Syndicate content

From Bubble to Bubble: Government Policy Blunders

Raj Nallari's picture

Greedy speculators in housing and private bankers, financial innovation and failure of risk models, regulators and credit rating agencies were all deservedly blamed for the recent financial crisis. Behind this all is public policy that worsened the problems.

Long before the greed of speculators and bankers went wild and long before there were sub-prime housing loans, there was the US Government involvement in the form government subsidies as reflected in (i) the existing tax-deductibility of home-mortgage interest payments; (ii) Federal Housing Administration programs which provide credit to first-time home buyers and permit up to 97 percent leverage at origination and also permit cash-out refinancing that resulted in 95percent leveraging (take-out of $520 billion each year by households through re-financing); and (iii) government financial subsidies through federal home loan bank lending for owning ‘an American dream’ and directing credit to low-income communities in line with the spirit of Community Reinvestment Act of 1977 and establishment of quasi-government agencies such as Frannie Mae and Freddie Mac. In addition, there is ever increasing moral hazard in the financial sector over the past century in the form of deposit insurance, reduction in capital adequacy ratios, implicit and explicit guarantees for bank bailouts to all types of financial institutions, including the too big to fail institutions. These policies combined with Fed policy of cheap money by keeping interest rates low to help economic recovery from the dot-com bubble burst of early 2000s only fueled credit growth and exacerbated the speculative bubble in housing market. From Iceland to Ireland to other European countries and USA housing bubbles were spawned in this fashion.

Prior to the global financial crisis of 2008-09, there were rapid price hikes in food grains and fuel during 2007 and early 2008. Again, financialization of commodity markets and role of speculators was blamed for those bubbles. Without healthy behavior of speculators and traders markets would not function efficiently. It is only when speculation is out of control that everything goes hay wire. But behind the wild speculation there is always cheap money in the form of easy fiscal and monetary policies.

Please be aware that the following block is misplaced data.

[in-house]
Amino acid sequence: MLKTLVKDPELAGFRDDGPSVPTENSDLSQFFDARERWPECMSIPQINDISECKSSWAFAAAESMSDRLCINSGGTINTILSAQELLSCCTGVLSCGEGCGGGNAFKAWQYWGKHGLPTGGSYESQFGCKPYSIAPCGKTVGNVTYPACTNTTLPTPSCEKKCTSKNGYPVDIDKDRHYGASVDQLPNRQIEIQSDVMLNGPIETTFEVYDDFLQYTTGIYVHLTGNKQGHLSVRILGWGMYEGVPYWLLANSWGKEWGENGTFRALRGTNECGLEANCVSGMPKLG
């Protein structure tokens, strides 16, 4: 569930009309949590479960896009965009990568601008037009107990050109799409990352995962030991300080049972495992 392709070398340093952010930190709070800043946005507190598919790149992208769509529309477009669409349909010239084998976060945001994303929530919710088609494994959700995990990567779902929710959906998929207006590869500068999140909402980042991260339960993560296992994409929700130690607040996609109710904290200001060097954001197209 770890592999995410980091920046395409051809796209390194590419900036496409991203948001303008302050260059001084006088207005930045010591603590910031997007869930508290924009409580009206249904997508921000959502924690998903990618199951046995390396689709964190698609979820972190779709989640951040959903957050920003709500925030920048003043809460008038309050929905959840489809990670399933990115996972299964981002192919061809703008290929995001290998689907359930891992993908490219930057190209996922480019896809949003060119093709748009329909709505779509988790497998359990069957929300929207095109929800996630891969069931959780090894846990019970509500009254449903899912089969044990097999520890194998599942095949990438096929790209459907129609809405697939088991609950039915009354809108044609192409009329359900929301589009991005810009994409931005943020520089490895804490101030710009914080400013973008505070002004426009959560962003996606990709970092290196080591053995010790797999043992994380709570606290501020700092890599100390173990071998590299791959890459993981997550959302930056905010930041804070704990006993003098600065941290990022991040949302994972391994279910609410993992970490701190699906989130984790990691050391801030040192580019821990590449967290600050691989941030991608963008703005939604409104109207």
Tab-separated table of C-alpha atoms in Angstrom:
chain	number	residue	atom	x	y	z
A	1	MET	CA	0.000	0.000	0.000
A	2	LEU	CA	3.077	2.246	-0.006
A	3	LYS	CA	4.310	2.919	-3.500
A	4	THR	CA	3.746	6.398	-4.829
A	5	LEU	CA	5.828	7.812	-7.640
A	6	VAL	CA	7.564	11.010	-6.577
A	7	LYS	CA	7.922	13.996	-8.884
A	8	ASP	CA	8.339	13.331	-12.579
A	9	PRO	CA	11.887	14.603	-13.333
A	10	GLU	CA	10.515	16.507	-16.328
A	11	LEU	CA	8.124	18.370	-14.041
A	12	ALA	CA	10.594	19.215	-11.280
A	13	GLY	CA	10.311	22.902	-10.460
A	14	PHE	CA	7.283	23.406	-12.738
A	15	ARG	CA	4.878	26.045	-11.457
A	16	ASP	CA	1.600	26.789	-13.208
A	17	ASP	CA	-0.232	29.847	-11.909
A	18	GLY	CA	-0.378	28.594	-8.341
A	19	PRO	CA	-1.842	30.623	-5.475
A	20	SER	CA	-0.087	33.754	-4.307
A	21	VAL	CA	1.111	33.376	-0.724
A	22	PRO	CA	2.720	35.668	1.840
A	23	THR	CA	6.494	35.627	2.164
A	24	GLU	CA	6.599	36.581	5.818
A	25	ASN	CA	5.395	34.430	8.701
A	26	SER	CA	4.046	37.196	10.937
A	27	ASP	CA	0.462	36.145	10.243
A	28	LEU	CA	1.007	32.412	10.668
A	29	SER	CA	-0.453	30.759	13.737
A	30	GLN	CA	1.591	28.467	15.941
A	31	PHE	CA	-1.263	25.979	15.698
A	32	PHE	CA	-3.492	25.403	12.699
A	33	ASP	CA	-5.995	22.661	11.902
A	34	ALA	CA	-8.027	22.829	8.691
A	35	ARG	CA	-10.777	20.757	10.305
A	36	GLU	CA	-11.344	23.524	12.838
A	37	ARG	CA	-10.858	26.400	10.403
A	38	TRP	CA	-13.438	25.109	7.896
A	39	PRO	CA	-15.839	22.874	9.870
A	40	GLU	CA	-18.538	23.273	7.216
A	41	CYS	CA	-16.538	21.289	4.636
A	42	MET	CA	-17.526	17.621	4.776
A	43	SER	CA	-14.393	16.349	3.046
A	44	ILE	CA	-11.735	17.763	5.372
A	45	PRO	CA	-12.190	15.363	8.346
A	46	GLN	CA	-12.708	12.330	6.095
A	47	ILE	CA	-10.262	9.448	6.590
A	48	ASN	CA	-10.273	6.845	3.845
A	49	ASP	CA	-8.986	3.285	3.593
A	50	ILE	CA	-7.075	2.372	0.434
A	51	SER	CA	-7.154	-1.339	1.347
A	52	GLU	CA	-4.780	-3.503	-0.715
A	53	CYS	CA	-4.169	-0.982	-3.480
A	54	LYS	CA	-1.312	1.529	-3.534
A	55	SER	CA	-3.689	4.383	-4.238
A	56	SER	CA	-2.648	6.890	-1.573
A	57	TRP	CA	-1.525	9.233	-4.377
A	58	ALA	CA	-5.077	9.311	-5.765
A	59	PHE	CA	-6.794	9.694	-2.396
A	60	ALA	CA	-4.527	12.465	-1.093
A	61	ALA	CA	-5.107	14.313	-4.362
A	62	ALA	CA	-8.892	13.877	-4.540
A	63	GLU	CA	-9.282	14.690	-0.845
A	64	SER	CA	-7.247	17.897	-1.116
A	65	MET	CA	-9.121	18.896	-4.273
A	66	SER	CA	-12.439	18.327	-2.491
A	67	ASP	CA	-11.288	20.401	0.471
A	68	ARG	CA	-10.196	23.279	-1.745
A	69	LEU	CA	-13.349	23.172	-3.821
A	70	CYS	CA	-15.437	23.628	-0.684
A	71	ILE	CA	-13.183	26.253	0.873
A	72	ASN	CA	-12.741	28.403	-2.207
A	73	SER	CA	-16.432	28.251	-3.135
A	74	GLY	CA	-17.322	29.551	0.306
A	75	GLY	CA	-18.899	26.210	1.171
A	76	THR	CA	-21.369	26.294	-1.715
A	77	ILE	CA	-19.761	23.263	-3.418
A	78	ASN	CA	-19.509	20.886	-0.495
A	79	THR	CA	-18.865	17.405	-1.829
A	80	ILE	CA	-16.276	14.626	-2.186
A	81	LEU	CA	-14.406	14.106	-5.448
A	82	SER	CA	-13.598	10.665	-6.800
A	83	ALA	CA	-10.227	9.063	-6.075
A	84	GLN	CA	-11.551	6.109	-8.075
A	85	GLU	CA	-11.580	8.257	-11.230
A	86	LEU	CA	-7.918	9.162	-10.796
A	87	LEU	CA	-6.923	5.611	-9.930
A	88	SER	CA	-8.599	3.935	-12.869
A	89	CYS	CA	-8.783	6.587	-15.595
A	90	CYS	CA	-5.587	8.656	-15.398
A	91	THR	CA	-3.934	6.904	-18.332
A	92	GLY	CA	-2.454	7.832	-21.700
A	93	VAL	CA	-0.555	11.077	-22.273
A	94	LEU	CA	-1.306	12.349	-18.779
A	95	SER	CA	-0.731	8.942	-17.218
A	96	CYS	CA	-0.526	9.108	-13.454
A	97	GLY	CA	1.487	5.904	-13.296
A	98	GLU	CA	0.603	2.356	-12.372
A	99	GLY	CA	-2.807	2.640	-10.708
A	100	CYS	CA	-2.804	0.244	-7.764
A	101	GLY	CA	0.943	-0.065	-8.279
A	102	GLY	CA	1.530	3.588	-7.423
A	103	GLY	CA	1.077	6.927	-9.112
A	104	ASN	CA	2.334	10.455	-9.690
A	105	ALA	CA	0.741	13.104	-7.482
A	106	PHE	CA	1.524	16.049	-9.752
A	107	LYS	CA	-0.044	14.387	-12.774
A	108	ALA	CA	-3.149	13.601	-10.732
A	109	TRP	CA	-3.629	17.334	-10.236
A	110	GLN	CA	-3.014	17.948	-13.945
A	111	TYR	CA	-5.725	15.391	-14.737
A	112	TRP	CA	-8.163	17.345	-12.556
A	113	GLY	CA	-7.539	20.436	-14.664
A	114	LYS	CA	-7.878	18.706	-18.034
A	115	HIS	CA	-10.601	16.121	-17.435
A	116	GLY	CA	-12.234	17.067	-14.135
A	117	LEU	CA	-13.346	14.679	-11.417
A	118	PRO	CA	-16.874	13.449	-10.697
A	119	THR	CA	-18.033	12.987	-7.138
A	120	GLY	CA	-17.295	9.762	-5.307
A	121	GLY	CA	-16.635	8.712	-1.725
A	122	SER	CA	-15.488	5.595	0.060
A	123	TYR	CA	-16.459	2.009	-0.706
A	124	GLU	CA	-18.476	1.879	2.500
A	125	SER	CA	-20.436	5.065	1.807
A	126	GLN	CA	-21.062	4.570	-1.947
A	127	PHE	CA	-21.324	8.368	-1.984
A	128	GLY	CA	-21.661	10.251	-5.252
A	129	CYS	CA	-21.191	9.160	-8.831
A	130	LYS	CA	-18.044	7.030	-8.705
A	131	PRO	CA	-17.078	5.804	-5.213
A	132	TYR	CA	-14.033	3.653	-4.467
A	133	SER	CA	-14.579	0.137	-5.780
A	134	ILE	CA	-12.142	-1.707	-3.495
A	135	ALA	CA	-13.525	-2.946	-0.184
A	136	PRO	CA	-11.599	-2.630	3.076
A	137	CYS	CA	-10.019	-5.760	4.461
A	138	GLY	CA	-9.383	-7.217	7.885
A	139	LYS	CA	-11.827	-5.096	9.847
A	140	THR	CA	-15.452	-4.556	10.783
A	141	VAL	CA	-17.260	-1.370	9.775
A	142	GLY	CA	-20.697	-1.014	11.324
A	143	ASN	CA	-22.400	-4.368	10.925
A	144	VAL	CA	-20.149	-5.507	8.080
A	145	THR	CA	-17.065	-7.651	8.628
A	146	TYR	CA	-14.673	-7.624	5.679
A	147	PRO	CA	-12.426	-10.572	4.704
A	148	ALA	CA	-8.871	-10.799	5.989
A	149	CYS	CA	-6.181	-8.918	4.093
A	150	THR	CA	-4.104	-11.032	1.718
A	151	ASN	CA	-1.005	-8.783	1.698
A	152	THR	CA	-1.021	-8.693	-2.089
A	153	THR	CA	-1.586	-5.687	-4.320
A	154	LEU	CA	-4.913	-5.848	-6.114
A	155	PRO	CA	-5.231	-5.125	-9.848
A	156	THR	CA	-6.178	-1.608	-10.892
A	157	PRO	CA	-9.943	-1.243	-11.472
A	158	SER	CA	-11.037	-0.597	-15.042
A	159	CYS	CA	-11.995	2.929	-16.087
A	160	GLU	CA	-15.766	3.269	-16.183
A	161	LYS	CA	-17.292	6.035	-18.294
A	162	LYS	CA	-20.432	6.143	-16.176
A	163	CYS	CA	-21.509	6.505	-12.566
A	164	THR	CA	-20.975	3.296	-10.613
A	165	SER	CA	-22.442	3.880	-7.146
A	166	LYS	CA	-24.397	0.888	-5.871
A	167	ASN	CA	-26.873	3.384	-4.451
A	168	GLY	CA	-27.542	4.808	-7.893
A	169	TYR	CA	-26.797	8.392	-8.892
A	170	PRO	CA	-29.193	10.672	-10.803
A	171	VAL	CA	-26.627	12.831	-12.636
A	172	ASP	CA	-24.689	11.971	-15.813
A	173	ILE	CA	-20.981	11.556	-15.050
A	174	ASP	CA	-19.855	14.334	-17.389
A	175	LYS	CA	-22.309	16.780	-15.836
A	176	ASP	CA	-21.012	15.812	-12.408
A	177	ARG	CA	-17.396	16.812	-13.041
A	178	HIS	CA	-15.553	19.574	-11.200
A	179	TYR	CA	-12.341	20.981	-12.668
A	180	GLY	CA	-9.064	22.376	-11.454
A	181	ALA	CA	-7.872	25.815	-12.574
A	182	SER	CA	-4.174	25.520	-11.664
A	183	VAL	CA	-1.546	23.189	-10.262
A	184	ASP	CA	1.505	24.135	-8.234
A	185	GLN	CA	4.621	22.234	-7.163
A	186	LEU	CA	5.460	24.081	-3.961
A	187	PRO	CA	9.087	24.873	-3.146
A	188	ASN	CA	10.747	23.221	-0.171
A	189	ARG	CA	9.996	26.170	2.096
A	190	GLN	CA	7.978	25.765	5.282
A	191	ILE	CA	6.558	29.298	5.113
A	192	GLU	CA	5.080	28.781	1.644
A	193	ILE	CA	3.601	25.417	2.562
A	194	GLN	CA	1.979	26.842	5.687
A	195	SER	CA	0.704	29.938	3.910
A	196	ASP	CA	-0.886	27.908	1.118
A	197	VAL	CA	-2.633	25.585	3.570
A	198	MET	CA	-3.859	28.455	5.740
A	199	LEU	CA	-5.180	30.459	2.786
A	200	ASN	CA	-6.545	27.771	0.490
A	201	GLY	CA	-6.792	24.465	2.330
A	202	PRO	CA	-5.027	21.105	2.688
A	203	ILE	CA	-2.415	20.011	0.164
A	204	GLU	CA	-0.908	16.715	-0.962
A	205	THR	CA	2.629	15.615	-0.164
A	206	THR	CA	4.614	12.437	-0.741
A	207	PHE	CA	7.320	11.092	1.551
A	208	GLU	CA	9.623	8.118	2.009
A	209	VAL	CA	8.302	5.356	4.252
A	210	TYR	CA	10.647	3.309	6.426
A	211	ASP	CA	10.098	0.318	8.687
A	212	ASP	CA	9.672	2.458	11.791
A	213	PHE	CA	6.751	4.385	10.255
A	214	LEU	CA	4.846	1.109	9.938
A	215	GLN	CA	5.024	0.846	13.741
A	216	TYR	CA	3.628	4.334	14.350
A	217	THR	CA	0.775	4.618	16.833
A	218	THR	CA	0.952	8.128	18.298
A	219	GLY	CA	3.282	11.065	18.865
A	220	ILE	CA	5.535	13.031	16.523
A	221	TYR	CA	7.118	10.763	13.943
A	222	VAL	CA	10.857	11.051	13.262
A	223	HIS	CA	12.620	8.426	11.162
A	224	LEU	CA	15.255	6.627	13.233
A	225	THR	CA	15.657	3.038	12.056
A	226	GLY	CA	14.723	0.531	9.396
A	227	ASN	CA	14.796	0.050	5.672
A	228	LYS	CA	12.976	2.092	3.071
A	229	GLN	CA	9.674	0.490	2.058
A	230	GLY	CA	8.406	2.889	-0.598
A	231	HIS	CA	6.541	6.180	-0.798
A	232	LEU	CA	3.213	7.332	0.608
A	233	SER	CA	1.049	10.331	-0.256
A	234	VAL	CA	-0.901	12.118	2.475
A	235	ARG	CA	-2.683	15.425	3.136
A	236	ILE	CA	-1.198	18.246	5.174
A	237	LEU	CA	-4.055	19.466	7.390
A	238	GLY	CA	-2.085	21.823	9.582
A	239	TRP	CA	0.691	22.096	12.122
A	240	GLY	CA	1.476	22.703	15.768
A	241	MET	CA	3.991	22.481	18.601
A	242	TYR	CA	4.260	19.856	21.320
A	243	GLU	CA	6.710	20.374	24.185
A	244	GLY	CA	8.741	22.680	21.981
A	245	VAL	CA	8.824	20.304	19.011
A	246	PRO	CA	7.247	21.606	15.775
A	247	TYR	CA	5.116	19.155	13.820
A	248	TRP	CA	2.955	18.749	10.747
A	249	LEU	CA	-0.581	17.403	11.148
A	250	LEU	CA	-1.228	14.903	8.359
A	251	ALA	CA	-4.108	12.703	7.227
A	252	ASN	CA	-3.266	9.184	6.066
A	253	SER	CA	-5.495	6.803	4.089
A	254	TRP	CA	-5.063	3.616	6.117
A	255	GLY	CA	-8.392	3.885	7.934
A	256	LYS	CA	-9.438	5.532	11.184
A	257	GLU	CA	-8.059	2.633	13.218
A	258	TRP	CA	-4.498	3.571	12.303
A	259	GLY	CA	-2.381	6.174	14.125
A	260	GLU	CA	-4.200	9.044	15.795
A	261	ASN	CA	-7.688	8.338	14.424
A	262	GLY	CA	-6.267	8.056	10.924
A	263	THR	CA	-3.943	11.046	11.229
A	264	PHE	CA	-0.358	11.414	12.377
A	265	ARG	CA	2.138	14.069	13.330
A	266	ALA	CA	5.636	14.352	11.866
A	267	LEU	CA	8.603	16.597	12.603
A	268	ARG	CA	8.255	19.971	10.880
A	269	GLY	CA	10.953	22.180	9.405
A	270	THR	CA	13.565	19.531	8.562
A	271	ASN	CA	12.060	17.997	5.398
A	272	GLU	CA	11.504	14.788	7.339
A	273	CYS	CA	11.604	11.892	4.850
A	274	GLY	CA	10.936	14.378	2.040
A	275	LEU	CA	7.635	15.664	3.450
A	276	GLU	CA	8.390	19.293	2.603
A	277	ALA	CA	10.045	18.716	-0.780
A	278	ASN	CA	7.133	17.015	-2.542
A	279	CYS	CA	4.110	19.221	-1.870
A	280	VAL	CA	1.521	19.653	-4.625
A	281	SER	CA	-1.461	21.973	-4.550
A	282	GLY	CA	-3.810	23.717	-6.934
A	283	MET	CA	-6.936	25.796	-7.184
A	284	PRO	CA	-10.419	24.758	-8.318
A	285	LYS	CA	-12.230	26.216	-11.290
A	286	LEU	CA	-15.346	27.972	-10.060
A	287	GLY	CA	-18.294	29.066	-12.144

The financial reforms underway in a number of countries hardly any mention is made about government policy blunders nor does it deal with continued government involvement in housing. Instead they are exclusively focused on re-regulating financial firms, strengthening watch dog institutions, and restricting speculators. Such reforms will hardly prevent future crises because of ‘capture’ of all institutions (parliaments, regulators, credit rating agencies, policy making agencies).

Spurred by state directives, banks in China have been providing cheap money since late 2008 and this is now led to a housing and construction bubble in China. Similarly, the recent jump in stock prices in both emerging and developed economies is likely to be a manifestation of public policies of 2008-10 in the form of large fiscal stimulus packages and ‘quantitative easing’ of the central banks. Similarly, the recent jump in wheat prices is partially due to severe drought in Russia but also a precursor of search for higher yields by the excess liquidity now in place in the world. A bubble is created by the news of ‘artificial scarcity’ and here is where regulators and government agencies have to step in.

No one can deny that prudential (and not strangulating) regulations and their effective enforcement strengthen market efficiency. Rather than wait for bubbles to develop, regulators and government agencies should prevent the bubbles by raising margin requirements to reduce leverage, raising interest rates to mop up excess liquidity, and with use of ‘moral persuasion.’ But, governments should also not be involved in housing, land sales, take over of banks, industries, and running commodity marketing boards etc for this role signals a scarcity which exacerbates moral hazard.

How can ‘captured’ governments implement sound policies? Only if the citizens and media are vigilant, and seek full transparency, while holding government agencies accountable all the time.


“Greedy speculators” What is that? Given a chance to make a profit who would not take it? Mr Raj Nallari? Raj Nallari writes “The financial reforms underway in a number of countries hardly any mention is made about government policy blunders nor does it deal with continued government involvement” Absolutely right! That regulatory nonsense that comes from Basel I and that says that if a bank lends to an unrated small business or entrepreneur it needs to have 8 percent in capital but, if it instead lends to the government of an AAA rated sovereign, like the USA, so that government bureaucrats lend or give stimulus to the unrated small businesses and entrepreneurs, the banks need to hold zero capital... is still kicking and alive, and no one is even discussing it. Of course such regulations can only result in to-obese-to-succeed governments.

Add new comment